weak by candle-light; and I wouldn't shew weak eyes to your father when he comes home, for the world. It must be near his time."
"Past it, rather," Peter answered, shutting up his book. "But I think he's walked a little slower than he used, these few last evenings, mother."
They were very quiet again. At last she said, and in a steady cheerful voice, that only faultered once:
"I have known him walk with—I have known him walk with Tiny Tim upon his shoulder, very fast indeed."
"And so have I," cried Peter. "Often!"
"And so have I!" exclaimed another. So had all.
"But he was very light to carry," she resumed, intent upon her work, "and his father loved him so, that it was no trouble—no trouble. And there is your father at the door!"
She hurried out to meet him; and little Bob in his Comforter—he had need of it, poor fellow—came in. His tea was ready for him on the hob, and they all tried who should help him to it most. Then the two young Cratchits, got up on his knees and laid, each child a little cheek, against his face, as if they said, "Don't mind it, father. Don't be grieved!"
Bob was very cheerful with them, and spoke pleasantly to all the family. He looked at the work upon the table, and praised the industry and speed of Mrs. Cratchit and the girls. They would be done long before Sunday, he said.
"Sunday! You went today then Robert?" said his wife.
"Yes, my dear," returned Bob. "I wish you could have gone. It would have done you good to see how green a place it is. But you'll see it often. I promised him that I would walk there on a Sunday. My little, little child!" cried Bob. "My little child!"
He broke down all at once. He couldn't help it. If he could have helped it, he and his child would have been farther apart perhaps than they were.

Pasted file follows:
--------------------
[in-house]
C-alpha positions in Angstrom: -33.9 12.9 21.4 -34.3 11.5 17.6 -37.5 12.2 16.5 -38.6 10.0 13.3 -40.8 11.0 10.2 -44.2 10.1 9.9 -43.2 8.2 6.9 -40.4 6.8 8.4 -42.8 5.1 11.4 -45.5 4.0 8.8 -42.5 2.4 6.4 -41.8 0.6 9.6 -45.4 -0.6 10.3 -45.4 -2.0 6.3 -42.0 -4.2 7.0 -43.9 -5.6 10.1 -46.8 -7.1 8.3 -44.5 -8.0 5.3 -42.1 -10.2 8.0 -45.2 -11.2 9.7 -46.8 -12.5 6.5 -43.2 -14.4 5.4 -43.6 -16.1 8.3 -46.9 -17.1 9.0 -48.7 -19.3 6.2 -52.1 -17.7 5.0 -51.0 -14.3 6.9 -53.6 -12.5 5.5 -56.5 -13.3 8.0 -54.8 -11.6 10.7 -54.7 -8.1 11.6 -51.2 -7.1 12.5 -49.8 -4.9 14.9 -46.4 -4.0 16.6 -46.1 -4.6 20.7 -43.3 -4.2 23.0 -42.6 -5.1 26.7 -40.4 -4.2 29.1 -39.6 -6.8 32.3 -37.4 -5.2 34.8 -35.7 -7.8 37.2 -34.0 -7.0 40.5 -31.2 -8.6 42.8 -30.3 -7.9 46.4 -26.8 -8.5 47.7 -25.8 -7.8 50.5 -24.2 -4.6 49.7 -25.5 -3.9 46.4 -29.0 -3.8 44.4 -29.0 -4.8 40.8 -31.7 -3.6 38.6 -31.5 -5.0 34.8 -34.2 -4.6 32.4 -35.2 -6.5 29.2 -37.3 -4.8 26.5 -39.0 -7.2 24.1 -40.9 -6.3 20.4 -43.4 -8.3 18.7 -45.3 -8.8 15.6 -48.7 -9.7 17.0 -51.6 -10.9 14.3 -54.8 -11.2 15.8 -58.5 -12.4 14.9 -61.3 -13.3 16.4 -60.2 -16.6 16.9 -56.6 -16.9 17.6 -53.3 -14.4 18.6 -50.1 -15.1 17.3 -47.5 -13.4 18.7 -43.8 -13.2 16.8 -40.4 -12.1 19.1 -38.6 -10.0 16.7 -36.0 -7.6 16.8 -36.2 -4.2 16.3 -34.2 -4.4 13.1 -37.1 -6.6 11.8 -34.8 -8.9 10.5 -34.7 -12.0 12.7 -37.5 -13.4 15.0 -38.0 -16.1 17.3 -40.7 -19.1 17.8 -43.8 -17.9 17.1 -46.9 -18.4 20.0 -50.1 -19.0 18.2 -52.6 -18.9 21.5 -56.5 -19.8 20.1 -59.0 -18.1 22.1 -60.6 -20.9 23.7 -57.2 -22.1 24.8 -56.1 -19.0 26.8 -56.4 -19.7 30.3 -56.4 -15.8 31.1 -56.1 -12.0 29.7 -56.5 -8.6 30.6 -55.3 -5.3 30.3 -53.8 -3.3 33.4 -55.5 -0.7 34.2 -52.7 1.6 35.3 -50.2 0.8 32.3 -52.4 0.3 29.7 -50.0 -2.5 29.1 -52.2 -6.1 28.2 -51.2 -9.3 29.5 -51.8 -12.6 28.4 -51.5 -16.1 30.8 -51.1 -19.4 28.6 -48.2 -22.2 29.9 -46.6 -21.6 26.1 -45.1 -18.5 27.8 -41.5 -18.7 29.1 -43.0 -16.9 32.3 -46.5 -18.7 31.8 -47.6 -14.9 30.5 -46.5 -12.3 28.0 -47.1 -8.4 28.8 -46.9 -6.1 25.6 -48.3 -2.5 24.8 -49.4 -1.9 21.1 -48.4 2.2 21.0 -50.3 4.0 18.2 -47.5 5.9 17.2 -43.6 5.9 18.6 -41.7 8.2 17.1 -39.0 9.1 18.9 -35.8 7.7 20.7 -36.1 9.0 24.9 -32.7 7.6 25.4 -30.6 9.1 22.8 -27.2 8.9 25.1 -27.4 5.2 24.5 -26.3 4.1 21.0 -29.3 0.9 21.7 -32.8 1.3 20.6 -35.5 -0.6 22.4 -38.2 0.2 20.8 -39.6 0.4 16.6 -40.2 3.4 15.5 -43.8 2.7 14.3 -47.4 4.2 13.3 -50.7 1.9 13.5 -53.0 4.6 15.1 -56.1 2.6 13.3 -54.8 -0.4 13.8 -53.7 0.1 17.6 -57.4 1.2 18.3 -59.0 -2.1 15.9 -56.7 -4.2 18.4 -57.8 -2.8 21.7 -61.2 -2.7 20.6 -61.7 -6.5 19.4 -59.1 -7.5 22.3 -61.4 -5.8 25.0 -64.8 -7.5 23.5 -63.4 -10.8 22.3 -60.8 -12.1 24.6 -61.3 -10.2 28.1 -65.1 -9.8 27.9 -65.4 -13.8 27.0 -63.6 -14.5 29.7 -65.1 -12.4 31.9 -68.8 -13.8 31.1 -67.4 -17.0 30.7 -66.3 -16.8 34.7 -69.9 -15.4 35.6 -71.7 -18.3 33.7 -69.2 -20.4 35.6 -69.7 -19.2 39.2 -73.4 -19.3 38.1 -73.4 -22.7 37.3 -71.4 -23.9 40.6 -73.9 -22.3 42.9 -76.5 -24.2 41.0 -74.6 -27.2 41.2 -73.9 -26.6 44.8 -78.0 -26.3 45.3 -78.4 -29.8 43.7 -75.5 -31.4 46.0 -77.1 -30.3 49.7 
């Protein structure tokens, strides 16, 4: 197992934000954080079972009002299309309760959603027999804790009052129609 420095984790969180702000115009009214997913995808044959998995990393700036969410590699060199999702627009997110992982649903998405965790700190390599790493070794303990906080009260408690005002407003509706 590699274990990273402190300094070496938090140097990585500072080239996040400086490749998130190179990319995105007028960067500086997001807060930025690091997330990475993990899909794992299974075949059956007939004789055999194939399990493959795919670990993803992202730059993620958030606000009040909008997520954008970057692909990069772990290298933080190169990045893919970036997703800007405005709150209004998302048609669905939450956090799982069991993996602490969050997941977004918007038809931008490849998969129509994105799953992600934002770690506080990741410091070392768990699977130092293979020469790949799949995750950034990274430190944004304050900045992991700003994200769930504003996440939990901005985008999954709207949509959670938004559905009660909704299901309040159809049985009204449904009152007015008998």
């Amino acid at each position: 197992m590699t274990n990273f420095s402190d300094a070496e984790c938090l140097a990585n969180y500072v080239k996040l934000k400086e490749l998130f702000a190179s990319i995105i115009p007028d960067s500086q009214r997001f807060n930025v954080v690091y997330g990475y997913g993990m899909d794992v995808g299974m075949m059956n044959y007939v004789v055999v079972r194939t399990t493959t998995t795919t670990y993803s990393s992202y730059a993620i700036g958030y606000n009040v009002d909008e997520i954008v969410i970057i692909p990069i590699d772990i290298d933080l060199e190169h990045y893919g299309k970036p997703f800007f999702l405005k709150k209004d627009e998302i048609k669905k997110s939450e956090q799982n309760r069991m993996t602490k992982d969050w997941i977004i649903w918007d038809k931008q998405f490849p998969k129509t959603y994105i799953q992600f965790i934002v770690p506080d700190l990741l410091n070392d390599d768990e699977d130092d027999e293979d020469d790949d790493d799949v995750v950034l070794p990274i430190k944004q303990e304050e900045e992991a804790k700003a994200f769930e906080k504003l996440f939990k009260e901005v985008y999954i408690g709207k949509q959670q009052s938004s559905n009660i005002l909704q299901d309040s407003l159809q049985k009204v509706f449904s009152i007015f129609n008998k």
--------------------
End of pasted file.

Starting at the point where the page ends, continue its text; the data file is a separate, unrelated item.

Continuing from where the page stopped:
He left the room, and went up stairs into the room above, which was lighted cheerfully, and hung with Christmas. There was a chair set close beside the child, and there were signs of some one having been there, lately. Poor Bob sat down in it, and when he had thought a little and composed himself, he kissed the little face. He was reconciled to what had happened, and went down again quite happy.
They drew about the fire, and talked; the girls and mother working still. Bob told them of the extraordinary kindness of Mr. Scrooge's nephew, whom he had scarcely seen but once, and who, meeting him in the street that day, and
Charles Dickens (1812–1870)
Autograph manuscript signed, December 1843
Purchased by Pierpont Morgan before 1900; MA 97
Compelled by personal financial difficulties, Dickens wrote A Christmas Carol in only six weeks, during a period of intense creativity in fall 1843. The original manuscript of A Christmas Carol reveals Dickens's method of composition, allowing us to see the author at work. The pace of writing and revision, apparently contiguous, is urgent, rapid, and boldly confident. Deleted text is struck out with a cursive and continuous looping movement of the pen and replaced with more active verbs—to achieve greater vividness or immediacy of effect— and fewer words for concision. This heavily revised sixty-six-page draft—the only manuscript of the story—was sent to the printer in order for the book to be published on 19 December, just in time for the Christmas market.